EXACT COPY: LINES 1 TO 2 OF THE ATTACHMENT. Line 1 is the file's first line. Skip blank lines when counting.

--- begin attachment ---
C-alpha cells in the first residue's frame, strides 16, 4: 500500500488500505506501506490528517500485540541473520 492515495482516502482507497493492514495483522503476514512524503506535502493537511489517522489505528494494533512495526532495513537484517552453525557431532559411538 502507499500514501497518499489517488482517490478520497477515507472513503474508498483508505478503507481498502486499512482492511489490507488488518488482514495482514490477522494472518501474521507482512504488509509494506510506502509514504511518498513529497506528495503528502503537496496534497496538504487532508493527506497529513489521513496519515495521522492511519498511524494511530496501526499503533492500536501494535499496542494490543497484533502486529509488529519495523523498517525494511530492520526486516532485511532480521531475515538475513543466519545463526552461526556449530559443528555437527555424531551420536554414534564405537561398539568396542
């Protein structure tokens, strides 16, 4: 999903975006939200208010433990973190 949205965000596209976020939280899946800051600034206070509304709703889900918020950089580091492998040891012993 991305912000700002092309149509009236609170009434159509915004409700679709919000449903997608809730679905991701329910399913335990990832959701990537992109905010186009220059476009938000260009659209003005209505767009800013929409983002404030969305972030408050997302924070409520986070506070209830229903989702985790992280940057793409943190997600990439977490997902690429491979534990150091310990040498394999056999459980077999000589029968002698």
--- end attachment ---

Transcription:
C-alpha cells in the first residue's frame, strides 16, 4: 500500500488500505506501506490528517500485540541473520 492515495482516502482507497493492514495483522503476514512524503506535502493537511489517522489505528494494533512495526532495513537484517552453525557431532559411538 502507499500514501497518499489517488482517490478520497477515507472513503474508498483508505478503507481498502486499512482492511489490507488488518488482514495482514490477522494472518501474521507482512504488509509494506510506502509514504511518498513529497506528495503528502503537496496534497496538504487532508493527506497529513489521513496519515495521522492511519498511524494511530496501526499503533492500536501494535499496542494490543497484533502486529509488529519495523523498517525494511530492520526486516532485511532480521531475515538475513543466519545463526552461526556449530559443528555437527555424531551420536554414534564405537561398539568396542
């Protein structure tokens, strides 16, 4: 999903975006939200208010433990973190 949205965000596209976020939280899946800051600034206070509304709703889900918020950089580091492998040891012993 991305912000700002092309149509009236609170009434159509915004409700679709919000449903997608809730679905991701329910399913335990990832959701990537992109905010186009220059476009938000260009659209003005209505767009800013929409983002404030969305972030408050997302924070409520986070506070209830229903989702985790992280940057793409943190997600990439977490997902690429491979534990150091310990040498394999056999459980077999000589029968002698």